Low back pain is the cause of much time lost from work in the USA, with about 400,000 workers disabled by back pain each year. It has been estimated that 80% of the population suffers low back pain at some time. All physicians are called on at least occasional to advise patients with this complanint, and a systematic approach is necessary to differentiate the numerous possible causes. Diagnosis and management can be frustrating, because the exact cause of most low back pain is uncertain and no cure is known. The first task is to identify the relatively few cases with specific causes that can be treated. The less rewarding and more demanding task is to provide long-term guidance and management for patients for whom specific remedies are unavailable.
a. Symptoms and Signs: The most common cause of low back pain is mechanical strain. Patients complain of pain related to overexertion. Pain may immediately follow lifting or other forms of exertion or may have a more insidious onset after prolonged physical activity. Many patients in this group demonstrate generally poor conditioning, with poor abdominal muscle tone and poor posture.
Pain from lumbar strain is exacerbated by bending or lifting and relieved by rest. Pain is often described as a deep-seated aching that is dull and somewhat diffuse. Pain is most severe in the lumbosacral area and may radiate into the buttocks. Palpation reveals tenderness in the paraspinous area, with “trigger points” or “knots” in the erector spinae. Spasm of the paraspinous muscles is a common finding, and the patient may have a slight list toward the nonpainful side. Motion is limited by pain.
Physical examination is remarkable for the lack of neurologic involvement. Deep tendon reflexes are present and symmetric. Motor power and sensation in the lower extremities are normal. Rectal tone is normal. The straight leg-raising test is normal. This test is performed with the patient lying supine on the examining table. The examiner lifts the patient’s leg, which is extended at the hip and knee. This maneuver passively stretches the sciatic nerve and results in transmission of tension to the lumbosacral roots that contribute to the nerve. The lack of radicular leg pain associated with straight leg raising diminishes the likelihood of spinal nerve compression as the source or symptoms.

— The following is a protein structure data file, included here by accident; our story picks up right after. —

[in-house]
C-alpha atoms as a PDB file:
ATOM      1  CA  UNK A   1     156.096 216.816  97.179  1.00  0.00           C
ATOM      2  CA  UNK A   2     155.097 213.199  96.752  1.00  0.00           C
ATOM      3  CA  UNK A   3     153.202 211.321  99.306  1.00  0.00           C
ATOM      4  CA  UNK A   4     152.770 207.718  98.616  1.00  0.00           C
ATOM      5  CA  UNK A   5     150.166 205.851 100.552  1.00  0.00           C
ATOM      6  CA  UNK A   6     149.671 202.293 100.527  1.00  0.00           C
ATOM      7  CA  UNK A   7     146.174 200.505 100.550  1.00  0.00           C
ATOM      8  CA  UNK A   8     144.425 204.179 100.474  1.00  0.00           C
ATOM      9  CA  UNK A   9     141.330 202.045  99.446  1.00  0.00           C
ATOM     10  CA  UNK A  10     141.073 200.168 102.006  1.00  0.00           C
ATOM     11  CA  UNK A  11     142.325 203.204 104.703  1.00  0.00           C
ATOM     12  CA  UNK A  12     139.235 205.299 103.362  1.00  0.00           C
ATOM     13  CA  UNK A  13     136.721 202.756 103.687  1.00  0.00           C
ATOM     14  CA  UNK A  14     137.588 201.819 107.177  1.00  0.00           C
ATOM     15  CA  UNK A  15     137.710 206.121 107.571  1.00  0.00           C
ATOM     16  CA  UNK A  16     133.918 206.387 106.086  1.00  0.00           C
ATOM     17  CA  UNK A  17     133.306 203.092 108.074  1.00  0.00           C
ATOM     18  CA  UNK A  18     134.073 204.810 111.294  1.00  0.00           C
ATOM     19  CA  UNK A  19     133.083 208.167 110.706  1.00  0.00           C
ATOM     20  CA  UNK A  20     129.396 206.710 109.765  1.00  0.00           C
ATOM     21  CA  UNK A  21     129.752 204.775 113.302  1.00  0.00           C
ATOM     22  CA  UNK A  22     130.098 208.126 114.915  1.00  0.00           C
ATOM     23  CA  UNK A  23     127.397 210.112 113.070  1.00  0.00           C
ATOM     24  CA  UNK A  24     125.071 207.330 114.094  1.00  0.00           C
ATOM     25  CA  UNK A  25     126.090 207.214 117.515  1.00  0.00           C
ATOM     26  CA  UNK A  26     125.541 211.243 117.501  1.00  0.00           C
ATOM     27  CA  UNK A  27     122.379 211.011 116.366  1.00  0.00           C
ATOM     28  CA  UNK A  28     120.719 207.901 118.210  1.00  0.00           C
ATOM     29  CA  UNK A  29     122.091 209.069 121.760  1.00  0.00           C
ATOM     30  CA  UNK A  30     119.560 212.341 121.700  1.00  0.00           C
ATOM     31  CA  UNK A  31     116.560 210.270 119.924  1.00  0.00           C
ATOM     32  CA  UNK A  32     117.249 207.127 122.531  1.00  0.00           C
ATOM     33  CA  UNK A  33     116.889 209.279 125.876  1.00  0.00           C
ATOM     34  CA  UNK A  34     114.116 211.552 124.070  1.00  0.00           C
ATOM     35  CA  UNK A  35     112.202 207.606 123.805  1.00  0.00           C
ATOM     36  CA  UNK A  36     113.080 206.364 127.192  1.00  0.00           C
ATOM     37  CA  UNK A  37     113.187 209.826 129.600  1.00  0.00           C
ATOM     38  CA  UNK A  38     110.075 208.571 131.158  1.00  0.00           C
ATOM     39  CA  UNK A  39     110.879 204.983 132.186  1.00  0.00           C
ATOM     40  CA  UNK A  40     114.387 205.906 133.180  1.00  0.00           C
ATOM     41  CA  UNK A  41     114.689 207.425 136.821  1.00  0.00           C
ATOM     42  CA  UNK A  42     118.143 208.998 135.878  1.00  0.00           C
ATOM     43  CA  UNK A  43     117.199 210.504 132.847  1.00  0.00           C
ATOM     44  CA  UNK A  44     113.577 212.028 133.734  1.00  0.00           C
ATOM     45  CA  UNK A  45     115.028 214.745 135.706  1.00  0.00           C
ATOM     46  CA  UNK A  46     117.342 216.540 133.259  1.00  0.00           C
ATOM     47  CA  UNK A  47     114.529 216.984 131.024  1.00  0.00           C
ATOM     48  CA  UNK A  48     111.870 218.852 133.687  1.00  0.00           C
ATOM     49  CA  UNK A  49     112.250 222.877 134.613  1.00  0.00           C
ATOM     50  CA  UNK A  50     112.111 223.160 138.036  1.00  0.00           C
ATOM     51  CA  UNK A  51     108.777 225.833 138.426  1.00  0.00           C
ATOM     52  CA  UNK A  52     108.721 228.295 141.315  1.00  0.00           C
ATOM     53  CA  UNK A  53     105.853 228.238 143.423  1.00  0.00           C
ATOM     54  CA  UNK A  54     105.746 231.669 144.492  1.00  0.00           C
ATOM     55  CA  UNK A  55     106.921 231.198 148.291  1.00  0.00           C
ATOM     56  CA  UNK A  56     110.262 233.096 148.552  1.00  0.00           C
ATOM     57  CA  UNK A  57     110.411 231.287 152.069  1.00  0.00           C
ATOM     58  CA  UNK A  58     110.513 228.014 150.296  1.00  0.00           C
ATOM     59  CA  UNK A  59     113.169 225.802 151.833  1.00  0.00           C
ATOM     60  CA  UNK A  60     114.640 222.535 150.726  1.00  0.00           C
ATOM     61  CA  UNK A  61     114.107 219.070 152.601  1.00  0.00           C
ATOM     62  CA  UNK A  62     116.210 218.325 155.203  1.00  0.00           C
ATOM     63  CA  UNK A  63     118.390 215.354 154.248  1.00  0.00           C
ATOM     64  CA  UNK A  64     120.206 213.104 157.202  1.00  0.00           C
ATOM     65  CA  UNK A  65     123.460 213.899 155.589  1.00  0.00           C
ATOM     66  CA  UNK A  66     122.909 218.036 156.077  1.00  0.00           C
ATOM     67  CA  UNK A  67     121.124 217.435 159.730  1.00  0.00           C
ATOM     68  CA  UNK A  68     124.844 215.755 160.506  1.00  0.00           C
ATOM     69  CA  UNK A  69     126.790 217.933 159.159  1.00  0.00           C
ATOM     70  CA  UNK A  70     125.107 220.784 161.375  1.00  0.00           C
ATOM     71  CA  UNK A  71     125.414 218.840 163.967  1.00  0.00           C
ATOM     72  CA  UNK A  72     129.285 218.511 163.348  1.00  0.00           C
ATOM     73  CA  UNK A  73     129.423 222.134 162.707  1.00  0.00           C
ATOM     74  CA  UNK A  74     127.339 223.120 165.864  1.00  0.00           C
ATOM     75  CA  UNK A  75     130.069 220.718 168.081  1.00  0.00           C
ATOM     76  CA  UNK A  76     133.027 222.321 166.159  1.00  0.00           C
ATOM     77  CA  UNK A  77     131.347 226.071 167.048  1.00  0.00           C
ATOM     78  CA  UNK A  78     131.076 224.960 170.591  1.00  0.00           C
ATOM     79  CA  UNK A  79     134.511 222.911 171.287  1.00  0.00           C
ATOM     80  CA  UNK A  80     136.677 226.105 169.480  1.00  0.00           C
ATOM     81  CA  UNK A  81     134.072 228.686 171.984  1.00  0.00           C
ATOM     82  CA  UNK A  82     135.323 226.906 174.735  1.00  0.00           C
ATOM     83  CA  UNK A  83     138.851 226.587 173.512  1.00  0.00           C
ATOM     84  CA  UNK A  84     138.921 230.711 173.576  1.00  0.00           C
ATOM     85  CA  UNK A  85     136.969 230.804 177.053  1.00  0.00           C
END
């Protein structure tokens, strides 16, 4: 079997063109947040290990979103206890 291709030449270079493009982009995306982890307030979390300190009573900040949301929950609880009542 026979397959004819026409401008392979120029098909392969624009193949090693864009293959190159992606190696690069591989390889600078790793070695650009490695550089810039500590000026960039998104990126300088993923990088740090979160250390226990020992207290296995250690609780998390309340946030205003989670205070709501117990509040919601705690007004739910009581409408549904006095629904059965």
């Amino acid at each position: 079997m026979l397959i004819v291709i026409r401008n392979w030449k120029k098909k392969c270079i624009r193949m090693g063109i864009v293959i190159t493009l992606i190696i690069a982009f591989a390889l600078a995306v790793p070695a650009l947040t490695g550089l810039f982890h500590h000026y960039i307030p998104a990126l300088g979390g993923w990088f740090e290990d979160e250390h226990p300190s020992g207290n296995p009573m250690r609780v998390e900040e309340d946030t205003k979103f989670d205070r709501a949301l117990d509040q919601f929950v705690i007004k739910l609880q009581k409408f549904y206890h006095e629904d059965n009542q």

b. X-Ray Findings: X-ray examination may reveal changes such as lumbar disk space narrowing and osteophytosis or may be entirely normal. Because x-ray signs are nonspecific, many clinicians avoid x-ray studies during the initial evaluation. X-rays should be obtained for persons over age 50, in whom metastatic tumors are more likely, and those under age 20, in whom symptomatic congenital or developmental anomalies may be present. For other patients, x-rays may be obtained during subsequent ivsits if symptoms do not resolve within weeks.
Course & Progsis
The usual course of lumbar strain is spontaneous remission with time. Relapses of pain are commonly precipitated by stressful activity, though months may pass without symptoms. Some patients complain of constant pain without real remission. Probing inquiry frequently reveals profound depression in these individuals, for whom illness and disability have become dominant elements in their lives. When strain is attributed to working conditions, the clinical course may be complicated by considerations of secondary gain.
Patients who fail to respond to rest and supportive measures must be carefully reexamined to rule out development of neurologic compromise. Those who remain neurologically normal must be encouraged to return to normal activities as rapidly as possible. Prolonged reliance upon analgesics must be discourage.
Management of lumbar strain includes analgesics and rest during the acute phase. A firm board beneath the patient’s mattress provides support for tender spinal muscles. Abdominal conditioning and spinal muscle strengthening exercises are prescribed only when pain subsides. Typical exercises include bent-knee sit-ups and hamstring and spinal muscle stretching. Lumbosacral corsets with steel stays provide mechanical support for the spine by compresing and reinforcing the flaccid abdominal wall proper body mechanics should be discussed with the patient, especially the proper manner of lifting objects while bending the legs rather than the spine. Postural exercises may be useful and most effectively taught by trained physical therapists.